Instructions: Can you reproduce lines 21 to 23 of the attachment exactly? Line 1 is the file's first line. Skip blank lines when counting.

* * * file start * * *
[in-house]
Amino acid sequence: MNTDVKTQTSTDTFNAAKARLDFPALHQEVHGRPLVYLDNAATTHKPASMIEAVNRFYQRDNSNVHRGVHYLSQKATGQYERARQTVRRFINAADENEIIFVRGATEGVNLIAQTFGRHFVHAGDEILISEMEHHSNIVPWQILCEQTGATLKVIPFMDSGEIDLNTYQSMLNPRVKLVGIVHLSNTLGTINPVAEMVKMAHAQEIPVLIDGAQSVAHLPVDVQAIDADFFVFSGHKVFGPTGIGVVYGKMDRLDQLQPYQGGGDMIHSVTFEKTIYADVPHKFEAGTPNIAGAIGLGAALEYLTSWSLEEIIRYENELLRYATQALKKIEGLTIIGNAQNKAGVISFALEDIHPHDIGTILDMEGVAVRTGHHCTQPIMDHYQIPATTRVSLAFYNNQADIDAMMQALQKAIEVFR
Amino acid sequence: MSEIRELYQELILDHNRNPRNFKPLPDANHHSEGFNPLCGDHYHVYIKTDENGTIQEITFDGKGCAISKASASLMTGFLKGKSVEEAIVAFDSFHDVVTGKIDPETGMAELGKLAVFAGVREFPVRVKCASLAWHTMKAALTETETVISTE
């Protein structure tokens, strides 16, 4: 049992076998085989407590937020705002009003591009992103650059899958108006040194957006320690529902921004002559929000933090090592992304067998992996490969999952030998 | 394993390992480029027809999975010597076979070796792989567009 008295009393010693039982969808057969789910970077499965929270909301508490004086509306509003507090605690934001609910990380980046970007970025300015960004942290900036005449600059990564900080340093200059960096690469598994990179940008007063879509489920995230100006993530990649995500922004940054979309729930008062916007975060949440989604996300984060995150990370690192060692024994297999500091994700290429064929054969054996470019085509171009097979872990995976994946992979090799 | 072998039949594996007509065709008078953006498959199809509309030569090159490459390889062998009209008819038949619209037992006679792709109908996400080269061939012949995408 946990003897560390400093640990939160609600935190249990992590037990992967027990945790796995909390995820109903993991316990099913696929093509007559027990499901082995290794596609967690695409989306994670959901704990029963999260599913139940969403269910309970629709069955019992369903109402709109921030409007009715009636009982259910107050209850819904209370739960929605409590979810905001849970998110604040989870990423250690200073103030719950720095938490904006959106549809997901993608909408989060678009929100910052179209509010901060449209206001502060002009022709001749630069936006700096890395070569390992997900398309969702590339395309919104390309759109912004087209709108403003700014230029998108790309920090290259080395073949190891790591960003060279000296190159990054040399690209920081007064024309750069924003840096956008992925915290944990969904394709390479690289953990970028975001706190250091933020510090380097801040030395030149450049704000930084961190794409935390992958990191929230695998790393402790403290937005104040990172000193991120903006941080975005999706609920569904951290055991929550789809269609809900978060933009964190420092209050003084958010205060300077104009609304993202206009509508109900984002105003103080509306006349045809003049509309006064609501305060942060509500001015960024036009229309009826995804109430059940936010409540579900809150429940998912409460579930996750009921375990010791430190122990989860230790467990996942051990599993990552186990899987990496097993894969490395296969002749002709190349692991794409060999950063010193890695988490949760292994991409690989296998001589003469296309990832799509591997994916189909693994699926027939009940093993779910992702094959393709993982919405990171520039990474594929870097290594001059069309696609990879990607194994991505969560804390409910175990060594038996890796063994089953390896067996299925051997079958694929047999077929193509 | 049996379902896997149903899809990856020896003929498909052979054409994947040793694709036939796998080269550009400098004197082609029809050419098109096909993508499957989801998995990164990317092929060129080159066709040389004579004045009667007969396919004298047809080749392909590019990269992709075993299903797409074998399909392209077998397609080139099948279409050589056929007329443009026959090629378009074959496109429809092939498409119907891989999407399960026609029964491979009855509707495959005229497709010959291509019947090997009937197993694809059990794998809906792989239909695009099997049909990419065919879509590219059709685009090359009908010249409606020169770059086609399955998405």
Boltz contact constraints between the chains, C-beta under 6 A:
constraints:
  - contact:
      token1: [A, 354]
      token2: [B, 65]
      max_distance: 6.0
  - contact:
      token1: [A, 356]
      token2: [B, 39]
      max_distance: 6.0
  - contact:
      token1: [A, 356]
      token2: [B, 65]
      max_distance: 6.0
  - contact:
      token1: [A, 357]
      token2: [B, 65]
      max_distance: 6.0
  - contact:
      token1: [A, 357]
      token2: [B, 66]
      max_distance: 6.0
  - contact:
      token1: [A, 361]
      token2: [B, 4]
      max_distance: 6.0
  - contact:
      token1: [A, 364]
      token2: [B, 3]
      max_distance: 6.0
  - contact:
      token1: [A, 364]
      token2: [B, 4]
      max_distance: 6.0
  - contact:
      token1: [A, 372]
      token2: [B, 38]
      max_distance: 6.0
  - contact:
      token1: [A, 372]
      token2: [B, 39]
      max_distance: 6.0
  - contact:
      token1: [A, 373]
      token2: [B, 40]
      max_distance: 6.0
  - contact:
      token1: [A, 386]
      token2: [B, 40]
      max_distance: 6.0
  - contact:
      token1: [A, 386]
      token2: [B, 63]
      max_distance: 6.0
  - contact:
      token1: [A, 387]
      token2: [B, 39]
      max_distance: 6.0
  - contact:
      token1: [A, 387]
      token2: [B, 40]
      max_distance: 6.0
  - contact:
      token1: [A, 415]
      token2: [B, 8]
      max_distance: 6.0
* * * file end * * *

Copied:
      token2: [B, 65]
      max_distance: 6.0
  - contact: